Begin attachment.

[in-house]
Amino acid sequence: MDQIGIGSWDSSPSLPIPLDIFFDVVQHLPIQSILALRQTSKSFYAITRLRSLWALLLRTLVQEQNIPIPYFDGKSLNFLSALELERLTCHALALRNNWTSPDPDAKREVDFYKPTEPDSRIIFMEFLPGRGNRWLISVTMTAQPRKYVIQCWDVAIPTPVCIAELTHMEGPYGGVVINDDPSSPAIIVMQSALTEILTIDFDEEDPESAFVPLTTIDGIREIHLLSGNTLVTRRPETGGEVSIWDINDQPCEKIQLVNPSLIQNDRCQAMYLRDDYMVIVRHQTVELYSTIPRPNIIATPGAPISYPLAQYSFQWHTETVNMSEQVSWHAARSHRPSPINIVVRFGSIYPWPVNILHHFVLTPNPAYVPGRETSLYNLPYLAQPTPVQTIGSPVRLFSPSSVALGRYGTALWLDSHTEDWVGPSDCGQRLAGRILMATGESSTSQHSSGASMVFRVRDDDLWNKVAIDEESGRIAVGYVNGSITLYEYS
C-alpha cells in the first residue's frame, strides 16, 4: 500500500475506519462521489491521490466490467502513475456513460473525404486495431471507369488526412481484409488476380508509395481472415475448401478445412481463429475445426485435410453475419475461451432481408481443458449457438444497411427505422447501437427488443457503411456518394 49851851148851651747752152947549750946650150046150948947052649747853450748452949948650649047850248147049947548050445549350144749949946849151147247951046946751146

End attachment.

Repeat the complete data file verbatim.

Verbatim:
[in-house]
Amino acid sequence: MDQIGIGSWDSSPSLPIPLDIFFDVVQHLPIQSILALRQTSKSFYAITRLRSLWALLLRTLVQEQNIPIPYFDGKSLNFLSALELERLTCHALALRNNWTSPDPDAKREVDFYKPTEPDSRIIFMEFLPGRGNRWLISVTMTAQPRKYVIQCWDVAIPTPVCIAELTHMEGPYGGVVINDDPSSPAIIVMQSALTEILTIDFDEEDPESAFVPLTTIDGIREIHLLSGNTLVTRRPETGGEVSIWDINDQPCEKIQLVNPSLIQNDRCQAMYLRDDYMVIVRHQTVELYSTIPRPNIIATPGAPISYPLAQYSFQWHTETVNMSEQVSWHAARSHRPSPINIVVRFGSIYPWPVNILHHFVLTPNPAYVPGRETSLYNLPYLAQPTPVQTIGSPVRLFSPSSVALGRYGTALWLDSHTEDWVGPSDCGQRLAGRILMATGESSTSQHSSGASMVFRVRDDDLWNKVAIDEESGRIAVGYVNGSITLYEYS
C-alpha cells in the first residue's frame, strides 16, 4: 500500500475506519462521489491521490466490467502513475456513460473525404486495431471507369488526412481484409488476380508509395481472415475448401478445412481463429475445426485435410453475419475461451432481408481443458449457438444497411427505422447501437427488443457503411456518394 49851851148851651747752152947549750946650150046150948947052649747853450748452949948650649047850248147049947548050445549350144749949946849151147247951046946751146